The Legend of Miss Linda

There is a diner by the name of Lester’s in my hometown.  It is a “diner” diner.  Lots of booths.  With table-top juke boxes.  A rotating glass case of cakes.  Breakfast any time.  Italian and Greek specialties.  Early bird specials.  Reliable coffee.  And lots of old people with shaky hands.  It’s a pretty kick-ass place.

Henry and I have visited a total of three times now.  The first time is irrelevant to this post (we ate too much ice cream).  On the second visit our waitress was young, syrupy sweet, and donned an enthusiastic-middle-aged-waitress persona, yet I think she was very capable of murder.  I don’t remember her name, but we’ll call her Bonnie.  About half-way through our meal, someone was seated two booths behind us.  Bonnie goes over.

Miss Linda!

Bonnie apparently has not seen Miss Linda in a while.  They carry on conversation about the life of Miss Linda.  Bonnie is very attentive to what Miss Linda wants.  I have a feeling Miss Linda is very particular.  Bonnie likes to say “Miss Linda”.

Henry and I were pretty fuckin’ amused with this.  The place is already, like I said, a “diner” diner; but when said diner has a regular by the name of Miss Linda, with whom the waitress sits down and chats and dotes on… that’s an über “diner” diner.  I so desired to know what Miss Linda looked like.  I too wanted to see the highlight of Bonnie’s shift.  Alas, I did not want to be rude and stare.  I did not get to have a good look at Miss Linda, and went home wondering that day…

But then there was this past Monday!

Henry and I are seated in a different section of the diner.  We have a different waitress, one who seems eager for us to order, but is still so nice it almost hurts.  I’m assigning her the name Rosalita.  (Yes.  That will do.)  I order a Greek salad and give Henry one of the anchovies that serve as a garnish.  It’s funny because Henry’s never had an anchovy and doesn’t know how salty they are.   And then I take his pickle because I’m a bitch like that.  We also conclude that the thimble-sized cup of white condiment is mayonnaise, which neither of us uses because mayo is kinda gross, unless it’s vegan mayonnaise (yeah, I said it).  And once again, halfway through the meal, (drumroll) would you believe that the Miss Linda is seated right next to us?  Oooh, Miss Linda!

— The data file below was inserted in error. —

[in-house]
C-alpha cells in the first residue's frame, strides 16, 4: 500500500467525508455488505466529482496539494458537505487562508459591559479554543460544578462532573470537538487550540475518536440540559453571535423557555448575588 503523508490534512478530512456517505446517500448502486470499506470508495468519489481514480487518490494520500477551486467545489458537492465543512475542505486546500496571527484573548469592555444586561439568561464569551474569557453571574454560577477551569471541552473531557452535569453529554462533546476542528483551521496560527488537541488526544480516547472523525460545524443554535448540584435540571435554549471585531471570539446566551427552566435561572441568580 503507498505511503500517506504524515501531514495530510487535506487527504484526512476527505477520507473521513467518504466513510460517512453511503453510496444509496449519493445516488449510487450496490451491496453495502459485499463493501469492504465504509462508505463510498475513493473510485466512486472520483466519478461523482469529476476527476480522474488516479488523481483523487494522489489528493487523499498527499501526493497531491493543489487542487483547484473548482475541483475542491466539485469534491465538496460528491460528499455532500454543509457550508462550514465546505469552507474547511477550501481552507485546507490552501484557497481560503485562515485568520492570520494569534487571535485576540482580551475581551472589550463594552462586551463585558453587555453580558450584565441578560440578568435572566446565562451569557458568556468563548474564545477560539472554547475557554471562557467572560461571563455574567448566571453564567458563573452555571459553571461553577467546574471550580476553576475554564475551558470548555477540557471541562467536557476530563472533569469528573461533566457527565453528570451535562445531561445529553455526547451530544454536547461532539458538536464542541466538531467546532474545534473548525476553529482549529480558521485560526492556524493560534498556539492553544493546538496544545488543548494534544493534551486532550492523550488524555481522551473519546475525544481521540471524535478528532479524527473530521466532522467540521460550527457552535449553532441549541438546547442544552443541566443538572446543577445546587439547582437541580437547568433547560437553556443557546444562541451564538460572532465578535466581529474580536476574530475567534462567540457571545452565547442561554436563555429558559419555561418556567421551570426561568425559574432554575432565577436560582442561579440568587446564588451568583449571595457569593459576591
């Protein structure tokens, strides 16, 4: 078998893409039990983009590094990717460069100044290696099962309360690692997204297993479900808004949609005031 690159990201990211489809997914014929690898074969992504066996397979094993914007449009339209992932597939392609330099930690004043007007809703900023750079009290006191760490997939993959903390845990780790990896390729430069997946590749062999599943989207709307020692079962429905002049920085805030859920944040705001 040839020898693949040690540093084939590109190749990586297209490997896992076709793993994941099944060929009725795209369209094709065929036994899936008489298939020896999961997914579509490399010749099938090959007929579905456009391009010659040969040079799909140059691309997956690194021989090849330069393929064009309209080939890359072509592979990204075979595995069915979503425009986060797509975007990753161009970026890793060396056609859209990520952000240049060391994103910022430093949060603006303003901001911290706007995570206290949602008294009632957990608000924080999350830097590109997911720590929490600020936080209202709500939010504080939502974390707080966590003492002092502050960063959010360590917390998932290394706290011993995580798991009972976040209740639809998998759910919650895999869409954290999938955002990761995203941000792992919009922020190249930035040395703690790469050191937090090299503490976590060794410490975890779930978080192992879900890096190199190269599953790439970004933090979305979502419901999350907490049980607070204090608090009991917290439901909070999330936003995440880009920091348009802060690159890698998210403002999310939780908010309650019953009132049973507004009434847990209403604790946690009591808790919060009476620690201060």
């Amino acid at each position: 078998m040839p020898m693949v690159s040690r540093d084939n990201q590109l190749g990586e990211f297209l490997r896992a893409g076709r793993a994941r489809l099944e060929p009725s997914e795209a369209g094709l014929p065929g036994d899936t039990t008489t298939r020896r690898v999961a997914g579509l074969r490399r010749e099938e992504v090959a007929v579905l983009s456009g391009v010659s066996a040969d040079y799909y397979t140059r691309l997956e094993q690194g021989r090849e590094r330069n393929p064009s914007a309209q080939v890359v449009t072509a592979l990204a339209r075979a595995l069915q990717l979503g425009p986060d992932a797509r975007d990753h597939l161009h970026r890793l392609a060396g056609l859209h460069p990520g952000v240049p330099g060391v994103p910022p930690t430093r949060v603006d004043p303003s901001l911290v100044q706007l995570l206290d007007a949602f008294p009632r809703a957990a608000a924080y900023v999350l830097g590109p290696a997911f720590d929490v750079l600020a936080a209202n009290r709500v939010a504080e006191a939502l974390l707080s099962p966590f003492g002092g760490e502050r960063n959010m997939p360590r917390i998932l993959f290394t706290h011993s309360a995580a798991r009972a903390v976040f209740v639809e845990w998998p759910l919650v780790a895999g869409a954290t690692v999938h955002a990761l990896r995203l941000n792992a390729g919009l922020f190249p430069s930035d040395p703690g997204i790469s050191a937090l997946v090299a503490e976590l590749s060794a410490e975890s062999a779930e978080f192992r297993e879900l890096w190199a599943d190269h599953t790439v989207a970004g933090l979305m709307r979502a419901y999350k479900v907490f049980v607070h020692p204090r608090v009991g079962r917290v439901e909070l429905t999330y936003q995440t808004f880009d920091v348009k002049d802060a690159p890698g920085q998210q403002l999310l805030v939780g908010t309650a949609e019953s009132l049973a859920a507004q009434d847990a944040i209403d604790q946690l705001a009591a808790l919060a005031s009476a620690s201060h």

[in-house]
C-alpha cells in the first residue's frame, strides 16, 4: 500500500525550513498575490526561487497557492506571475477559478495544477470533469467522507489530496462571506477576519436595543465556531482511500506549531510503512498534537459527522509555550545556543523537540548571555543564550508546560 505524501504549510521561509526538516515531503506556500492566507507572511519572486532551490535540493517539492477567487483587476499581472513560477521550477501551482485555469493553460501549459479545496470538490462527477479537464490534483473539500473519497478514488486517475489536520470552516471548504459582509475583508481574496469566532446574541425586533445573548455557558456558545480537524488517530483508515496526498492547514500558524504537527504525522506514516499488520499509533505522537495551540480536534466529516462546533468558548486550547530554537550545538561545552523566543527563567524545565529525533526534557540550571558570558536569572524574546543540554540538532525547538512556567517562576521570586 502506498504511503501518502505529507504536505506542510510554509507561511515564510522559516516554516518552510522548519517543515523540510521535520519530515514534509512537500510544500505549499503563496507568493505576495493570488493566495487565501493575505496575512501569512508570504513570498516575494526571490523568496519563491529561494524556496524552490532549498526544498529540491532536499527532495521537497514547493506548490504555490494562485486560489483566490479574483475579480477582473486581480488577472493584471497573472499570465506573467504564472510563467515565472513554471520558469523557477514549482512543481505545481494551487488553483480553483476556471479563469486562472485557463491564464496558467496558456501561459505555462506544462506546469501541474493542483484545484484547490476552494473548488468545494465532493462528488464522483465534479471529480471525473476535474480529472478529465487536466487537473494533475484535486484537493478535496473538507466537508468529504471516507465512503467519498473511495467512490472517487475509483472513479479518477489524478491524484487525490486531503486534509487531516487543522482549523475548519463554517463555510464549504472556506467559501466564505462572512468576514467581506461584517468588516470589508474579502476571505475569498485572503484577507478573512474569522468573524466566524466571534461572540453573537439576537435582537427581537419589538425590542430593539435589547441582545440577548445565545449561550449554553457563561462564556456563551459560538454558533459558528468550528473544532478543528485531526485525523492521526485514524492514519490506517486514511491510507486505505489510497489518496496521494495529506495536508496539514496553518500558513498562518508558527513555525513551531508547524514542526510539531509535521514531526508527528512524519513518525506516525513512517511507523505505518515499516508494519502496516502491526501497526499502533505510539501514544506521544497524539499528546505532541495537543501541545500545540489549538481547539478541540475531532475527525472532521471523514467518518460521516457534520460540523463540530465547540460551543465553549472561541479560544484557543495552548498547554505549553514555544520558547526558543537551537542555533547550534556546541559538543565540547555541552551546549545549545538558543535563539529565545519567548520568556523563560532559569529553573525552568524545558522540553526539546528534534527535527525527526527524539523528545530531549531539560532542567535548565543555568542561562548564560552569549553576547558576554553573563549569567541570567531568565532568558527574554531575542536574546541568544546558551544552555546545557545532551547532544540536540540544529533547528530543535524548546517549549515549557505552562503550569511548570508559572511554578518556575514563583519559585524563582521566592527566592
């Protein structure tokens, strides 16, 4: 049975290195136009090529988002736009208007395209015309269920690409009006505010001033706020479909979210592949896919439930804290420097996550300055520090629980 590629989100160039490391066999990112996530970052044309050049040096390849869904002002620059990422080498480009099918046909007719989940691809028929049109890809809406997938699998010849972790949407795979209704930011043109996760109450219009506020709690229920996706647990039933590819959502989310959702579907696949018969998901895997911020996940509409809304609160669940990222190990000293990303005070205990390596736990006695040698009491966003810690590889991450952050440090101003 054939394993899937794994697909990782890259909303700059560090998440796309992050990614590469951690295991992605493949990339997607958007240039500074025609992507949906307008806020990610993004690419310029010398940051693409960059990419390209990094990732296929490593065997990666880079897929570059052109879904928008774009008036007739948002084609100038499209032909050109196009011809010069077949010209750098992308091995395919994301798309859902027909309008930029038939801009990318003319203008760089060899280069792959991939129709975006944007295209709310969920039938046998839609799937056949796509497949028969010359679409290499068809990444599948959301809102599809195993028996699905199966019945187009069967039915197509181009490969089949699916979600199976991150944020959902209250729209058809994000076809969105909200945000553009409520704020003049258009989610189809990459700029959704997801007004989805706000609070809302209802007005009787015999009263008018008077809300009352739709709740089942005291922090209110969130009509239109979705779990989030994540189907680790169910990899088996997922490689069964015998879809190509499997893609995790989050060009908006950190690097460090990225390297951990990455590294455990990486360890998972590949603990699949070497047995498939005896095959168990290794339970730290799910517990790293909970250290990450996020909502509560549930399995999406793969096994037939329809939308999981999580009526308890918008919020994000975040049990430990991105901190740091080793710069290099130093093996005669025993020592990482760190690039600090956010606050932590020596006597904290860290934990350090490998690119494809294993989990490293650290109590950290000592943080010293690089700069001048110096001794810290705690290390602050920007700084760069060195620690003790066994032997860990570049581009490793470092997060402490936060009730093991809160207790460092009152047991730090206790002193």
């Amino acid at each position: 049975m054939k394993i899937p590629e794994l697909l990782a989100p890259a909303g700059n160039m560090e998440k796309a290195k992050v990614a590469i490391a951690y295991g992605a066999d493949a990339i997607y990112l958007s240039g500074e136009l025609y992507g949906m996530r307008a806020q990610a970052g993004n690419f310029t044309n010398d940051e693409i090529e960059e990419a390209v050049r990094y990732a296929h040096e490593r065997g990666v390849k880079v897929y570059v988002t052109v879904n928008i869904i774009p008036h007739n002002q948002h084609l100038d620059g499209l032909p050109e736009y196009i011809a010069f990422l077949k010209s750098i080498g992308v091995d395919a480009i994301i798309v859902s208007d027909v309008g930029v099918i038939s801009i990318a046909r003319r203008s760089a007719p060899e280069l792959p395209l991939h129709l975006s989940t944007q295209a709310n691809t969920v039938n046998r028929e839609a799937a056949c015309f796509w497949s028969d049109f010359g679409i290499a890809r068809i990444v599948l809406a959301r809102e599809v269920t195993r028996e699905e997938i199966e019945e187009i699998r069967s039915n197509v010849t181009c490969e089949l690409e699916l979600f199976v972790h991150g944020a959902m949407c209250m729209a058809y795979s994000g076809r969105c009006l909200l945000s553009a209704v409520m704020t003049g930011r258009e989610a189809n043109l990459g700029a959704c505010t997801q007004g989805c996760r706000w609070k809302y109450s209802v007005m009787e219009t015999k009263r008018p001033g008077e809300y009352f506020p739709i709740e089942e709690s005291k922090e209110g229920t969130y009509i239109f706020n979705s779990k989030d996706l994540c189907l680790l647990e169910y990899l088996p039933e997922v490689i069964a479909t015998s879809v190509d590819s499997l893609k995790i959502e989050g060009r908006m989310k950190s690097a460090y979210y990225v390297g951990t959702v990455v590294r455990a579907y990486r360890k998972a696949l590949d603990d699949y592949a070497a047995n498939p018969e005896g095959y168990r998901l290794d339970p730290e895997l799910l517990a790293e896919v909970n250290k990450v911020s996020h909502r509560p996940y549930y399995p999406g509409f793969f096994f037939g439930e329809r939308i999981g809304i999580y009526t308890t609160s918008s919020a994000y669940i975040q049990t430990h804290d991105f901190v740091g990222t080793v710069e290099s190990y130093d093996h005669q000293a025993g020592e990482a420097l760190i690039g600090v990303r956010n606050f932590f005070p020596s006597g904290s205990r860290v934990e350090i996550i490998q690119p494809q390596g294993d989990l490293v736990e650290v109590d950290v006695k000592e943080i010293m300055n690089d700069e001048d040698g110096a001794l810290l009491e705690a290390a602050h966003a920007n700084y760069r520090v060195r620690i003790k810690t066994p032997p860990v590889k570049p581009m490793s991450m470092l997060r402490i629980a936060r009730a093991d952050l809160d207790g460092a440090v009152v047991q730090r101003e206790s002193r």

But I don’t look.  Not yet.  (I have manners; I only burp in the faces of those I love.)  The waitress walks over.  Time to coddle Miss Linda.

I tune in to Miss Linda’s order.  Something about “No oil or butter, no nothing.  It shouldn’t look shiny or anything.”

Oh dear.  Somebody is either very sensitive or very… umm… lacking in taste buds?

Some minutes go by and the color from my salad is disappearing.  It’s mostly iceberg lettuce and feta cheese.  There’s still an anchovy sitting on the side of my plate, and I’m sure it feels neglected.  Henry asks me about the “tradition” of nuts in bread recipes and I look at him weird (deservedly so).  I look over at Miss Linda’s table.

Miss Linda has a brunette bob-cut with some highlights.  She looks about sixty-something, and is wearing a teal tracksuit, with some shiny jewelry here and there.  Oh yeah.  “Diner” diner.  She’s eating a big plate of pasta.  Plain, no-nothing-added pasta.  It’s clumping together from the lack of lubrication by oil, butter, or sauce.  Italian grandmothers are rolling in their graves.  There is also a take-out box in front of Miss Linda.  I don’t know what, if anything, is in there.  I hope if there is something, it has a condiment.

After we order a piece of key lime pie, Miss Linda seems to be done with her pasta alla boring.  She reaches for the take-out box and opens it.  There’s MORE pasta in there!  More bland, sticky ribbons of semolina that will soon be even more inedible (yet I’m sure Miss Linda will eat them)!  I’m at a loss for words.  I don’t understand.  Why all the naked pasta?  Why the teal tracksuit?  Are these the reasons Miss Linda comes to Lester’s Diner alone?  Why doesn’t Lester’s serve knishes?

Miss Linda adds to her collection, and then begins to wonder aloud where the waitress went.

“Where did she go?”  Miss Linda says to herself.  She sounds senile.  She stretches her neck up and looks around like a meerkat.  A teal-dressed Jewess meerkat.

After Rosalita comes and soothes Miss Linda, Henry and I order a slice of coconut cream pie (we are NOT fat!).  It’s not very coconutty, and it has merengue on top, which I’ve never had before.  Merengue is nice on the first bite, but afterward I want it to go away.  It’s really just evil in a fluffy guise.  Henry can’t get the taste out of his mouth (haha), and I thank Moses for diners– the big booths; cheap coffee; surprisingly decent (even great) food; a place to just sit for a few hours; eccentric servers, and legendary Miss Lindas.

Now, I can’t even remember what happened with Miss Linda.  I’m not sure if she left before we did, or if she stayed and ordered rice pudding without the pudding or something like that.  Still, I feel extremely fortunate and honored to have had the Miss Linda experience, two visits in a row.  Perhaps on our next visit, she will have dry toast.  Though I can’t help but think that when it comes to actually knowing Miss Linda, it must be a lot like eating merengue.


~ by rabbit on June 11, 2009.

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